In revisiting older theories on racialisation processes, and in particular the racialisation of crime, I am academically curious about this subject, but at the same time, given that I am what is often referred to as ‘a brown body’ (Patel, 2016) who has felt the venom and impact of racism, I am concerned at what fate lies in wait for me: a brown-bodied (and a dark-skinned one at that) woman of south-Asian heritage – especially within recent times whereby Brexit has once again made it logical and acceptable for some to openly abuse all those considered to be ‘non-White’. I am British, but am always challenged and devoid of its privileges. I am thus, not (nor ever able to be) a ‘true Brit’ – not least because the brown-body does not fit into the racial logic of ‘true Britishness’. Indeed, in recent times – an era marked by terror attacks and child sexual exploitation cases, to be brown (which is always then equated with Muslim-ness), is to be considered anti-British and a security threat, and has been met with numerous attempts by criminal justice agents and their allied services to heighten surveillance, control and ultimately the remove all those considered brown. As I discuss in my forthcoming book, ‘Race and Society’ (Patel, 2016), those who differ racially from the ‘host’ nation are always perceived as ‘immigrants’ of some sort – they can’t be anything else but ‘immigrants’, and illegal ones at that. Craig (2007, cited in Law, 2010: 119) notes how racialised “immigrants have been characterised as ‘cunning’, ‘loathsome’, ‘unprincipled and likely to ‘swamp’ British culture”. A quick scan of the international press on any given day illustrates the staunch fear and hatred with which immigrants have come to be universally viewed. Indeed, many of these sentiments were common place in campaigns on the UK’s recent referendum on EU membership.
As a criminologist though, I am also interested in the way in which race-hate based criminal behaviour also becomes racialised, with offending behaviour carried out by some groups being considered as a rational and excusable response to some other more dangerous threat. That offending behaviour is therefore perceived as non-criminal, or less criminal at least. I argue (2013: 41) that this is because ‘White bodies’ are able to re-assign labels of problem, racist and deviant, largely because of their normative, moral and superior status – a privileged position emerging from centuries of practices in which whiteness has remained unchecked. This reinforces the normality of their racist ideology. In particular, those supporting Far Right ideology, place emphasis on positive approaches to a national identity – which goes hand in hand with a pro-white ideology, and cultural pride, rather than on an anti-black view and motivations of hate (Berbrier 2002). This is a claim made about one Far Right group, the English Defence League, who have been ‘selective’ in its discrimination (Copsey 2010), by carefully harnessing existing culturally racist views within mainstream society, and then going on to re-frame them within discussions about ‘human rights’, ‘English culture’ and the threat of ‘Sharia law…..being adapted and enforced in England’ (English Defence League 2012). I have argued (in Patel, 2013) that this careful re-presentation of Far Right values and beliefs allows for any direct accusations of xenophobia, racism and fascism to be refuted to such a degree that some may now refer to the English Defence League as a social populist mass movement (Allen 2011; Sheffield 2011).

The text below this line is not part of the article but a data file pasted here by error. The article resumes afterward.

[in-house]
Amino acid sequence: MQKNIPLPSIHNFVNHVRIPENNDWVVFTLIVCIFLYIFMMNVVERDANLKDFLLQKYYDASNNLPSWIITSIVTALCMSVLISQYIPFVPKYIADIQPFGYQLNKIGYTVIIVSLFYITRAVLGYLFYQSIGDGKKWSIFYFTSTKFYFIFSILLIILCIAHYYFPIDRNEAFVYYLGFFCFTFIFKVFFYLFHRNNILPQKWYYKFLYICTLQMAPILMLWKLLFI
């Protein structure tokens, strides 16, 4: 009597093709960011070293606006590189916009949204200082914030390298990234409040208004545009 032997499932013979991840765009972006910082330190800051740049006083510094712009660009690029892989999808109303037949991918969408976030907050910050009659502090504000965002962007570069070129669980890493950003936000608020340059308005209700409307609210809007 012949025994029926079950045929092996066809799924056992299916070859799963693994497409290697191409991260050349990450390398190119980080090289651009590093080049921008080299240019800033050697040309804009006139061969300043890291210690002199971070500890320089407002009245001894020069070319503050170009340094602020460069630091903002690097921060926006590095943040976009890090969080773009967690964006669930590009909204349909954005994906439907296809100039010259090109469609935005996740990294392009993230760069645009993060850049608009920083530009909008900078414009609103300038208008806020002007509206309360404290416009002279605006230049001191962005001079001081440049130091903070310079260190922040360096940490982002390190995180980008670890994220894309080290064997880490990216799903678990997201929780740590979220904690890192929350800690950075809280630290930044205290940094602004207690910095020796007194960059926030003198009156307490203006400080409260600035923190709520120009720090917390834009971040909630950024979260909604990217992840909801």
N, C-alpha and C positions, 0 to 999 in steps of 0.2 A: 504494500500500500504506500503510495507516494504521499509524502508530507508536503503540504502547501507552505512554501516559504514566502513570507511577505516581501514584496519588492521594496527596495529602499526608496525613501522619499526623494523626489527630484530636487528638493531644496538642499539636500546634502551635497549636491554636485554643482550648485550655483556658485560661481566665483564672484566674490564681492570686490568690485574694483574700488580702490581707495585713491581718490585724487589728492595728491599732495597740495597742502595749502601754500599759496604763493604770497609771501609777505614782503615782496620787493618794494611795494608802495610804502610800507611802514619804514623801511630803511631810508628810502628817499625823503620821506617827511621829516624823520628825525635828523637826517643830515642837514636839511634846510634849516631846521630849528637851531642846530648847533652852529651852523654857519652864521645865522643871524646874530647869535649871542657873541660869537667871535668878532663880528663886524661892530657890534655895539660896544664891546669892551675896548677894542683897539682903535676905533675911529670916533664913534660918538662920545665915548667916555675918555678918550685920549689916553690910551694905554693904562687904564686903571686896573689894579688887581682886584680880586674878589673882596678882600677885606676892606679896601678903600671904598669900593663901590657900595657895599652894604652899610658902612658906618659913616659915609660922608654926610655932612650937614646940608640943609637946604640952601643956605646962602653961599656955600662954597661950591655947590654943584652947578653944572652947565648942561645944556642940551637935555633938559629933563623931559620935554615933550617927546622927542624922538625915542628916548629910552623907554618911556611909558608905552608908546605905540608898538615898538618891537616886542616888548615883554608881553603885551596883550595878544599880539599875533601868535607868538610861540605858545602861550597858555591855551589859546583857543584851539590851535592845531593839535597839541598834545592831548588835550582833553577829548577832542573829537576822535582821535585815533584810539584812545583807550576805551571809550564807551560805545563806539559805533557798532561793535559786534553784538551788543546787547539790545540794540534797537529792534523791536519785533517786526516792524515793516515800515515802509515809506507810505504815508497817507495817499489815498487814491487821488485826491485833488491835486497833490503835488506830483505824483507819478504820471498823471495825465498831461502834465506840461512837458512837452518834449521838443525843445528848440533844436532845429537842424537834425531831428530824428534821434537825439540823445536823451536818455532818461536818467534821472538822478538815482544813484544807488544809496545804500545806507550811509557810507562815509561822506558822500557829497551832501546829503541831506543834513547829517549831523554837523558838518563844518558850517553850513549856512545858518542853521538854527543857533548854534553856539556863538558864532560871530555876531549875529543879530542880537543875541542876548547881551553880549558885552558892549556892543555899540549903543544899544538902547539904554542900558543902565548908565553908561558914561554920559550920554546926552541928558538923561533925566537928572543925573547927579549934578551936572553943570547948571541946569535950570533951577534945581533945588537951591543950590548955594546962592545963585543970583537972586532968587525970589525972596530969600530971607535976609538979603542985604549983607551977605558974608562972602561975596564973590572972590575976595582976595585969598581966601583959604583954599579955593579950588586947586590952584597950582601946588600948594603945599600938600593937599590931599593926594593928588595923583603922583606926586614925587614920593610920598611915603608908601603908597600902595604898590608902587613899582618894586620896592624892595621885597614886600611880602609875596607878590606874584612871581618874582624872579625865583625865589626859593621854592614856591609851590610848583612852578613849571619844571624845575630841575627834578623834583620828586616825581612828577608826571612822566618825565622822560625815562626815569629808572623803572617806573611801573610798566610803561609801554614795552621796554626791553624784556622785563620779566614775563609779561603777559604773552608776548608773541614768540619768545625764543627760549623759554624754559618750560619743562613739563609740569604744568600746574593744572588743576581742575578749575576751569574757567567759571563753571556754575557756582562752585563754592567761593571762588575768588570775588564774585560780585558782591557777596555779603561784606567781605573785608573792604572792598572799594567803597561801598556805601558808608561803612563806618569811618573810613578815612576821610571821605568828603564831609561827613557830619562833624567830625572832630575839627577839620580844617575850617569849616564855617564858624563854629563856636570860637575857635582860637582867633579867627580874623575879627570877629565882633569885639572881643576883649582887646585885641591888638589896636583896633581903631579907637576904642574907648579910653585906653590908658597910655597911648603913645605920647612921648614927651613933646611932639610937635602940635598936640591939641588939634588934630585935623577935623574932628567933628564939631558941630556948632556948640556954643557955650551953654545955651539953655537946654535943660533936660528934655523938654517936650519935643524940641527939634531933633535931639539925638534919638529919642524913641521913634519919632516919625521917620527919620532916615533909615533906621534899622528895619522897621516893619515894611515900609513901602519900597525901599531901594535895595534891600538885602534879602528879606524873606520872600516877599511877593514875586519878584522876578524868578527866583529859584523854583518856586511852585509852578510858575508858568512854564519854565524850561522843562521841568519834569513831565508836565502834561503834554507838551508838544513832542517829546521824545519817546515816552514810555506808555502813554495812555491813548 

For more on these issues, you can read Tina’s book, ‘Race and Society’, which is published in early November 2016. A copy can be pre-ordered at: https://uk.sagepub.com/en-gb/eur/race-and-society/book242912
Tina Patel Senior lecturer in Criminology
Allen, C. (2011). Opposing Islamification or Promoting Islamophobia? Understanding the English Defence League. Patterns of Prejudice. 45(4), pp. 279-294
Berbrier, M. (2002). Making Minorities: Cultural Space, Stigma Transformation Frames, and the Categorical Status Claims of Deaf, Gay, and White Supremacist Activists in Late Twentieth Century America. Sociological Forum. 17(4), pp. 553-591.
Copsey, N. (2010). The English Defence League: Challenging Our Country and Our Values of Social Inclusion, Fairness and Equality. UK, Faith Matters.
English Defence League (2012). Mission Statement. [Online]. (Retrieved April 2012) (URL: http://englishdefenceleague.org/about-us/mission-statement/)
Law, Ian (2010) Racism and Ethnicity: Global Debates, Dilemmas, Directions. Harlow: Longman.
Patel, T.G. (2013) Ethnic Deviant Labels within the ‘War on Terror’ Context: Absolving White Deviance. Ethnicity and Race in a Changing World, Volume 4, Issue 1, pp. 34-50. http://www.manchesteruniversitypress.co.uk/data/ip/ip021/docs/Vol_4_Iss_1.pdf
Patel, T.G (2016) Race and Society. London: Sage. Forthcoming – November 2016.
Sheffield, J. (2011). “Bye-Bye Fascists”: A Critical Analysis of the English Defence League. Internet Journal of Criminology. [Online]. (Retrieved April 2012) (URL: http://www.internetjournalofcriminology.com/Sheffield_A_Critical_Analysis_of_the_English_Defence_League_IJC_Aug_2011.pdf)